TDK’s magnetic sensor dual technologies sustain fast growth in automotive, industrial and IoT markets – Interview of TDK

Magnetic sensors have been historically dominated by Hall-effect technology. However, this situation has evolved over time, with increasing penetration of magnetoresisitive (xMR) technologies, namely anisotropic magnetoresistive (AMR), giant magnetoresistive (GMR), and more recently tunnel magnetoresistive (TMR).

Their growth comes at the expense of, or in combination with, Hall-effect technology. xMR technologies’ main advantage is better sensitivity and thus they are mainly used for e-compass and position measurement, especially for precise angles, according to the report Magnetic Sensor Market and Technologies 2017 from Yole Développement.

TDK was one of the first players to adopt TMR technology specifically in the automotive market, for angle sensing in steering systems. Therefore Yann De Charentenay, Yole Développement’s expert has interviewed Julien Fabrègues, Marketing Group Leader within the Magnetic Sensors Business Group in TDK Corporation’s Sensor Systems Business Company, about his company and its technology. Read on to find out what he had to say.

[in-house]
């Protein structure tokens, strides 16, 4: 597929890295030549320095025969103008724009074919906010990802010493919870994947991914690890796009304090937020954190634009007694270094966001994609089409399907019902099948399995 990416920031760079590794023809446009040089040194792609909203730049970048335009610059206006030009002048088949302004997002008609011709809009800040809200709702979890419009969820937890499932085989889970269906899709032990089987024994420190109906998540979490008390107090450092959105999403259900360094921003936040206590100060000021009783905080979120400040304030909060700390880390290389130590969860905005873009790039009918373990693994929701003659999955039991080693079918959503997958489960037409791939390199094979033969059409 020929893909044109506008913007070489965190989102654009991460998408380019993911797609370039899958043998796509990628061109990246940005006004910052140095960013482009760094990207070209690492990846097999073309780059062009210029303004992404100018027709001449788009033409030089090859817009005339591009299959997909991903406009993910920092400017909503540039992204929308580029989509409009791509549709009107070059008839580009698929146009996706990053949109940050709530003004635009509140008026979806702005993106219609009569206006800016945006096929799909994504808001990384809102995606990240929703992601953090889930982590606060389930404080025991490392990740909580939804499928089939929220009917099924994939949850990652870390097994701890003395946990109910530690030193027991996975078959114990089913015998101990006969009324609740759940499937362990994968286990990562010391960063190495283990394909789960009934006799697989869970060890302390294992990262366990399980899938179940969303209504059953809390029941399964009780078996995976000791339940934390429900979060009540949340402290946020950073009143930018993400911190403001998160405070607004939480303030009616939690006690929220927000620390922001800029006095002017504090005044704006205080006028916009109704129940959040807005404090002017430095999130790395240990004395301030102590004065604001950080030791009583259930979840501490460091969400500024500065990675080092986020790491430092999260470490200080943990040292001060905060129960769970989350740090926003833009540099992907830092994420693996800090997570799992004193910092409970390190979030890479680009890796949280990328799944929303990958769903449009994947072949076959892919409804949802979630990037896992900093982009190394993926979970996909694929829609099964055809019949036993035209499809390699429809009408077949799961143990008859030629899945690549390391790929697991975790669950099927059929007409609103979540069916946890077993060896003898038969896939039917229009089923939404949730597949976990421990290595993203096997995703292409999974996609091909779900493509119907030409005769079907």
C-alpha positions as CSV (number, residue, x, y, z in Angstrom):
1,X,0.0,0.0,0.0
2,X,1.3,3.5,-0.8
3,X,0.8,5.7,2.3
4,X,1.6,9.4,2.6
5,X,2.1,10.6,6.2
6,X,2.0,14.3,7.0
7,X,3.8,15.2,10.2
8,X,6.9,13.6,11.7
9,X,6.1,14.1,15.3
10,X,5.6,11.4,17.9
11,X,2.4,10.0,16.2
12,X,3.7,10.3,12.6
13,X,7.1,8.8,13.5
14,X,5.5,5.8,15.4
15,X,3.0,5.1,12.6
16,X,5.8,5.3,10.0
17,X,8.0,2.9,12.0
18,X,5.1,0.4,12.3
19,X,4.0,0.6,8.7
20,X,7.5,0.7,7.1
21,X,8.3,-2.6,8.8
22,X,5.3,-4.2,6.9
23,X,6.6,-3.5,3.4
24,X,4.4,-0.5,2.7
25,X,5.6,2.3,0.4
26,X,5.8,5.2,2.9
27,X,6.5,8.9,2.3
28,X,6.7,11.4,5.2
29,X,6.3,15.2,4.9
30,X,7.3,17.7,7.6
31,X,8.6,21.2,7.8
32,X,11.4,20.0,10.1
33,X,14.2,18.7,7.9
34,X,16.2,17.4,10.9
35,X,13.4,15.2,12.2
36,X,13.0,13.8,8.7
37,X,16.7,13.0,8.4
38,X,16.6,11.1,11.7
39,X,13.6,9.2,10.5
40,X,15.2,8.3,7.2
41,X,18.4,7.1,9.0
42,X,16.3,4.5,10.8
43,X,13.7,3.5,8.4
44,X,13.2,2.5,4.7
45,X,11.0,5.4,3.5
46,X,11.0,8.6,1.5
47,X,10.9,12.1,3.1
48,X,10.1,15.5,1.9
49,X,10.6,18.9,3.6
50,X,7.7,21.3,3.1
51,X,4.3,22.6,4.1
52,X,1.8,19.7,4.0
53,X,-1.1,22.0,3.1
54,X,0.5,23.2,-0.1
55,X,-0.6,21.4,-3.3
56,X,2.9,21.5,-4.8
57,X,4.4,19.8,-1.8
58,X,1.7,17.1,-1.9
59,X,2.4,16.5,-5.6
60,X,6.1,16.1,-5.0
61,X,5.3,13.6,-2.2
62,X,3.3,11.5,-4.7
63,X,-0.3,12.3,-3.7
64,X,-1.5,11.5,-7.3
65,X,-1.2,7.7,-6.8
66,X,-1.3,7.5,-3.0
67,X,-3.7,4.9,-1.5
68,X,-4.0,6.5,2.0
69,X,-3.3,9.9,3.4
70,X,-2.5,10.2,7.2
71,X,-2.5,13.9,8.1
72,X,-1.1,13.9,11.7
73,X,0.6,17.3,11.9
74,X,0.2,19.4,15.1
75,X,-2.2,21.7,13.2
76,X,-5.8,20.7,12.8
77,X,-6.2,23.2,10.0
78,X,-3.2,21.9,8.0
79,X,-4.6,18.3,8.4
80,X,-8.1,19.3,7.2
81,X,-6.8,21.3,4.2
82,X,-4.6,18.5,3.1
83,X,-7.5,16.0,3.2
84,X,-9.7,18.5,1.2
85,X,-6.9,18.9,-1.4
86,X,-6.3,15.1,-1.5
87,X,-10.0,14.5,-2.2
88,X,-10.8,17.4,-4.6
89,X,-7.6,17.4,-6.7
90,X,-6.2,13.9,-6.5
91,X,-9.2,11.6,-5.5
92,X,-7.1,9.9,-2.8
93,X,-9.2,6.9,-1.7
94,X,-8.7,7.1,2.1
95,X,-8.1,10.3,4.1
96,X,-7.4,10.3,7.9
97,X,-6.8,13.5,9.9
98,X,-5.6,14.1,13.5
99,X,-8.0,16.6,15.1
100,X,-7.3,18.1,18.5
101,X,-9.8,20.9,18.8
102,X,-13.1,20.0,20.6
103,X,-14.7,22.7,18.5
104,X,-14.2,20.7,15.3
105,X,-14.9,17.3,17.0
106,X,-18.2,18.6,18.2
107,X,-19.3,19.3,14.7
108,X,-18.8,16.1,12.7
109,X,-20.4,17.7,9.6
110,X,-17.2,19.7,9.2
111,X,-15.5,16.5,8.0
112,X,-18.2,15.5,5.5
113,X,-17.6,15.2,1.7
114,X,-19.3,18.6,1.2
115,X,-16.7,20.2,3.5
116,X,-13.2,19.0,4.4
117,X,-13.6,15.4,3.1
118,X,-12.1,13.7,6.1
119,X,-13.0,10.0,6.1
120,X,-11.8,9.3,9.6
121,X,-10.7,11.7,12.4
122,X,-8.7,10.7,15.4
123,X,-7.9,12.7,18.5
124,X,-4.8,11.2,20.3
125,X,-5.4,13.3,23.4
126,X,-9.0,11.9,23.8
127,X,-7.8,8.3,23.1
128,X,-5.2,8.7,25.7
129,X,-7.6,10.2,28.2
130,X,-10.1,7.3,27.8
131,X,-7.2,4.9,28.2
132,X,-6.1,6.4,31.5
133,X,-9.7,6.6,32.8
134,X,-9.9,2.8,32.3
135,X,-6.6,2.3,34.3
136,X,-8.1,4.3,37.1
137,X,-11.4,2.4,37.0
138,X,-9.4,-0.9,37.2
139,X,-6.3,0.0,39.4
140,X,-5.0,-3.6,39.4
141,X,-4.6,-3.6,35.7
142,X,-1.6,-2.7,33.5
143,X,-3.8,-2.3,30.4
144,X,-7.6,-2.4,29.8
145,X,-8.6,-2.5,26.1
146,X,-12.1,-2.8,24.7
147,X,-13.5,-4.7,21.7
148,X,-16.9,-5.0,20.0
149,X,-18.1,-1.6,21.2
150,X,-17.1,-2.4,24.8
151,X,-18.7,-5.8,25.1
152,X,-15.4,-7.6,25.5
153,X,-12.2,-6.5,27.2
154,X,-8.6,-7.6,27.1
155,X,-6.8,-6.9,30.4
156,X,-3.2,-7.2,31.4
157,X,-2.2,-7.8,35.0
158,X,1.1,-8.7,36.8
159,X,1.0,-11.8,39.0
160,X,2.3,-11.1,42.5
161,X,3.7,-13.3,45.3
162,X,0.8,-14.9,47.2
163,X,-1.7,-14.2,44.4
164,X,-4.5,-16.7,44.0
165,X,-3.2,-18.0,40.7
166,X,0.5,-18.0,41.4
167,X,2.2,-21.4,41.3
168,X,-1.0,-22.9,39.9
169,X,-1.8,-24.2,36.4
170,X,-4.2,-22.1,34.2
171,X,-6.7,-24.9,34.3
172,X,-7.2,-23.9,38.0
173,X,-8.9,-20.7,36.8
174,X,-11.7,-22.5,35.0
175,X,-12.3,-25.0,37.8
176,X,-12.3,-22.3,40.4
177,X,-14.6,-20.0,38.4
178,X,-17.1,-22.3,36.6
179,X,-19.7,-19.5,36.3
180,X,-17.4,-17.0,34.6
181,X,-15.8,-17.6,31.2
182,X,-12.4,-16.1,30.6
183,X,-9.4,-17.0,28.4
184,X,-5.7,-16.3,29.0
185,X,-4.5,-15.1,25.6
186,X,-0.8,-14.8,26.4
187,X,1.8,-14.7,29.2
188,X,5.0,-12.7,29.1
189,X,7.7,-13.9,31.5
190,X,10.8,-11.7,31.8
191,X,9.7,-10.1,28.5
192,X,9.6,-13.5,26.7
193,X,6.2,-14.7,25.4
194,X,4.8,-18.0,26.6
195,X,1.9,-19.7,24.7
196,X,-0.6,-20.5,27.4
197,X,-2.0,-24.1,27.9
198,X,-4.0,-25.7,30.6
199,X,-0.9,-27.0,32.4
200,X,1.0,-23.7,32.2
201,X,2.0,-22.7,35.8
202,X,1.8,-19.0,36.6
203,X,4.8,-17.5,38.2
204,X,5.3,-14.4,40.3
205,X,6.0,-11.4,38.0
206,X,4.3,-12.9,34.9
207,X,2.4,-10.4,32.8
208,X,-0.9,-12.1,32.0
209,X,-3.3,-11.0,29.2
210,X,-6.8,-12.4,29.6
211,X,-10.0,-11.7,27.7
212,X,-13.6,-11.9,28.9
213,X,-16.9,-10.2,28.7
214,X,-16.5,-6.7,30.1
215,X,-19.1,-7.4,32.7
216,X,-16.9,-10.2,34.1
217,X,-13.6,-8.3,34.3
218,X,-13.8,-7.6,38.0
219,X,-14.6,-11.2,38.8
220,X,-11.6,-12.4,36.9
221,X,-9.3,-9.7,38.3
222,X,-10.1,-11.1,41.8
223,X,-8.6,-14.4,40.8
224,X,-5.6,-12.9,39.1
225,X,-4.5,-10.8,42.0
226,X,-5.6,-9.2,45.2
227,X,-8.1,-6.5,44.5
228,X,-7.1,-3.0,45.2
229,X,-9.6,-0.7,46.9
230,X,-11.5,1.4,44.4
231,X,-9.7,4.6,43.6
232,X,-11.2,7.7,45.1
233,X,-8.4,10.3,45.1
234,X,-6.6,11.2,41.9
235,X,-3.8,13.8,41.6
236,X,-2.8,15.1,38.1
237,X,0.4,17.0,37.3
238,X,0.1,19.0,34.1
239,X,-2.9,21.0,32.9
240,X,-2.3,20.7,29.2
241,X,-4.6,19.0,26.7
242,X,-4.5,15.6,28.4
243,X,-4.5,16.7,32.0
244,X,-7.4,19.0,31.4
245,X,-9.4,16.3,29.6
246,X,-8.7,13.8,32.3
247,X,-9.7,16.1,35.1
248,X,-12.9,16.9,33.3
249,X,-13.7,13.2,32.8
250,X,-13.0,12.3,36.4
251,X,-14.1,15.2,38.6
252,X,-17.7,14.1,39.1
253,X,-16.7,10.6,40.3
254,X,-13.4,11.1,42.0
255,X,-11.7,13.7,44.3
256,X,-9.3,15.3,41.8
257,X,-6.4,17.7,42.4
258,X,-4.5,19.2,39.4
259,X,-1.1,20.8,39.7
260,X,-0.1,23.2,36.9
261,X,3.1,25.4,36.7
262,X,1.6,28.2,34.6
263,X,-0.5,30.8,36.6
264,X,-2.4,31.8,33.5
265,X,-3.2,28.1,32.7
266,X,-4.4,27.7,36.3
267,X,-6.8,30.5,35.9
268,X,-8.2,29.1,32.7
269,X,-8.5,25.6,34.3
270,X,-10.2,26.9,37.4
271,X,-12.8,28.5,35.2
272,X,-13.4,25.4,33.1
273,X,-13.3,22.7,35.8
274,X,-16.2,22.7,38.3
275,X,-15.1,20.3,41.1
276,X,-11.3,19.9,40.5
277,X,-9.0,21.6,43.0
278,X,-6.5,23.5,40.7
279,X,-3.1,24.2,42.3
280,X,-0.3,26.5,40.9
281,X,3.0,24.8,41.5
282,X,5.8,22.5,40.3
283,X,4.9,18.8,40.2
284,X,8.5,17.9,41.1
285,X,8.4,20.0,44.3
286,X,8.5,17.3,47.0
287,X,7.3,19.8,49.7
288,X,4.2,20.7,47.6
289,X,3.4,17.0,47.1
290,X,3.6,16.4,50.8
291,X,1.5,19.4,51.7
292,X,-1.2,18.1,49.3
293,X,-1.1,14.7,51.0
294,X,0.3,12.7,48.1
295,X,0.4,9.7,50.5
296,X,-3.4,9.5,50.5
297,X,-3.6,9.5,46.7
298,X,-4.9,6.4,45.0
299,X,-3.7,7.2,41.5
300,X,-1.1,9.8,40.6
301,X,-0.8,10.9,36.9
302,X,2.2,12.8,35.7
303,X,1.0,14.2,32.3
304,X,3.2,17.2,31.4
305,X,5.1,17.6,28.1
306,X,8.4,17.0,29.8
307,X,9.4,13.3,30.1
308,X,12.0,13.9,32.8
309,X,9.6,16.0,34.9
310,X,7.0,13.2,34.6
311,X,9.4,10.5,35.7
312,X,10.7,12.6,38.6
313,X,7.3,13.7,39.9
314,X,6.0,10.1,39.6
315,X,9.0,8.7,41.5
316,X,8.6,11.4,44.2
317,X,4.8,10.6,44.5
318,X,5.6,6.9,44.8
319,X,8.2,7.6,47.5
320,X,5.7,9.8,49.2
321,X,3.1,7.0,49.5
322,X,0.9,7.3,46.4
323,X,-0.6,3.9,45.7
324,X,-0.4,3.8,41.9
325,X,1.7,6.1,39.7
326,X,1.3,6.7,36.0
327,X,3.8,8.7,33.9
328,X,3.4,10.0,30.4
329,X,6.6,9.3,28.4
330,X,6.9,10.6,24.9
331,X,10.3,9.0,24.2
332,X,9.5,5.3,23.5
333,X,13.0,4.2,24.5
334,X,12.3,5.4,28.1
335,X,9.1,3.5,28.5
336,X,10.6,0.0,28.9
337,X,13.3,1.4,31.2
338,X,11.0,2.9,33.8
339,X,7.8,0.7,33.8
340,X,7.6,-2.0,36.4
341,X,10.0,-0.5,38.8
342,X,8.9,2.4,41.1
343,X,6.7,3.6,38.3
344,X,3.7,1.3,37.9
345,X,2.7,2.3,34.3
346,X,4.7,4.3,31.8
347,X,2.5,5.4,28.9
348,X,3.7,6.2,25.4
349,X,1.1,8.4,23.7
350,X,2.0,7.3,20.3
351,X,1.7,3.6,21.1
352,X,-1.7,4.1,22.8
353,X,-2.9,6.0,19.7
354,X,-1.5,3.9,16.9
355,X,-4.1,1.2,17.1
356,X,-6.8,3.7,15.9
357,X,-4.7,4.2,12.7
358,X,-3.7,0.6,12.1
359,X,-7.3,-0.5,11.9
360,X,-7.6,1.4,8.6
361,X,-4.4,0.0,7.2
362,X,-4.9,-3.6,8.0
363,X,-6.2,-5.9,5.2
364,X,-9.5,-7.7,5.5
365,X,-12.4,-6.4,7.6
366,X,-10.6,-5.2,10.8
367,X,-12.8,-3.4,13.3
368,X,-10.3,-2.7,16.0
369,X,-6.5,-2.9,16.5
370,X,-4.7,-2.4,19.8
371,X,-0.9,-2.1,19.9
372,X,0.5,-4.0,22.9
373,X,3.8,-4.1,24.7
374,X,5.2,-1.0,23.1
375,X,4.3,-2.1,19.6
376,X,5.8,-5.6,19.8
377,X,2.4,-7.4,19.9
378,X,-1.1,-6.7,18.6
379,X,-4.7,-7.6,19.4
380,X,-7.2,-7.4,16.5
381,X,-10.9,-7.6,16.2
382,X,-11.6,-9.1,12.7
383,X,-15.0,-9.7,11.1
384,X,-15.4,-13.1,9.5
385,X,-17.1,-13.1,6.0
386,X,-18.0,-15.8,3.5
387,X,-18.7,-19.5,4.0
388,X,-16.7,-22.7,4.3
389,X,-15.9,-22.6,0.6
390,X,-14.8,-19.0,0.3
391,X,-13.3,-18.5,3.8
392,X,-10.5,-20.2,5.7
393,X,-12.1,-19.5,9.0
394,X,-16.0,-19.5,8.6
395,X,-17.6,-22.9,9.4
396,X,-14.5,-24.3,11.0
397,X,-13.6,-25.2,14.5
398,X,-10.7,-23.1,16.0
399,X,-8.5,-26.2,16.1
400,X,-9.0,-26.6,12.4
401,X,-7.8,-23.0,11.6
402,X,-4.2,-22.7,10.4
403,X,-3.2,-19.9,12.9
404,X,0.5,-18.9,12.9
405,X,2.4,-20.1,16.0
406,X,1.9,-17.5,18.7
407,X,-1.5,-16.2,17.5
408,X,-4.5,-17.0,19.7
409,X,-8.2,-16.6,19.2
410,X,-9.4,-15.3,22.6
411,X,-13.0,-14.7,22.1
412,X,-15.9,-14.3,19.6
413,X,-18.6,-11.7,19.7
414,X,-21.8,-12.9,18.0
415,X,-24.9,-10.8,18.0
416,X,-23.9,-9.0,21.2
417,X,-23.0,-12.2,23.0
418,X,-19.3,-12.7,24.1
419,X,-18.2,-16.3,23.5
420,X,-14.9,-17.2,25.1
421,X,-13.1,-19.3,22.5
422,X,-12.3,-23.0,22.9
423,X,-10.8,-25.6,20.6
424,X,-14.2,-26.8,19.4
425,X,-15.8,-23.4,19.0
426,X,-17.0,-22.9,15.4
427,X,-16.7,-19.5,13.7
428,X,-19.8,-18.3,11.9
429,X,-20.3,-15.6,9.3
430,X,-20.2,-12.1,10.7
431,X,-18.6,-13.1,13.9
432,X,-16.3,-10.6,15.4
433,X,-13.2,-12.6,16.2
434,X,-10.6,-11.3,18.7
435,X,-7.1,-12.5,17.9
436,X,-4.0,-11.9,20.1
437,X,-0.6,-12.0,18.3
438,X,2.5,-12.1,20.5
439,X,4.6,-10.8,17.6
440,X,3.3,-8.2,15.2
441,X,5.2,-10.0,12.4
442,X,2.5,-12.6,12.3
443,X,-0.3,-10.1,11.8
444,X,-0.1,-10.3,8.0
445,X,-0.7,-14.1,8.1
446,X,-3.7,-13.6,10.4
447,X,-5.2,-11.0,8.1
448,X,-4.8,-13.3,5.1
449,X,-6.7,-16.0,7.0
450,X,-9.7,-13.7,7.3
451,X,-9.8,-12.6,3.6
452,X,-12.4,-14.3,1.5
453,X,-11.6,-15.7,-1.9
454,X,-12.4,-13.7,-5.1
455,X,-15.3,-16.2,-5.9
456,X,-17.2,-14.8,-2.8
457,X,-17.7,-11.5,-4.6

Yann De Charentenay: Can you briefly introduce TDK, its history and magnetic sensor activity and the competitive advantage of your offering?

Julien Fabrègues: TDK Corporation is a leading electronics company based in Tokyo, Japan with more than $12 billion revenues in 2017. TDK’s portfolio includes electronic components, modules and systems, sensors and sensor systems, power supplies, magnetic application products as well as energy devices, flash memory application devices, among others. TDK has set the focus for its future growth on three pillars: next-generation electronics components; power solutions; and sensors and actuators. The focus on sensors is clearly visible through TDK’s recent acquisitions of Tronics, Micronas and Chirp, all grouped under the Sensor Systems Business Company (SSBC) with the vision to become the world’s number one sensor solution provider.


TDKs sensor systems business company overview TDK’s Sensor Systems Business Company overview – Courtesy of TDK

Regarding magnetic sensor activities, the new company combines expertise in Hall technology from TDK-Micronas and in magnetoresistive technology from TDK. Micronas was the first company to integrate Hall plates into CMOS technology and has shipped more than 4 billion Hall sensors, mostly in automotive, since then.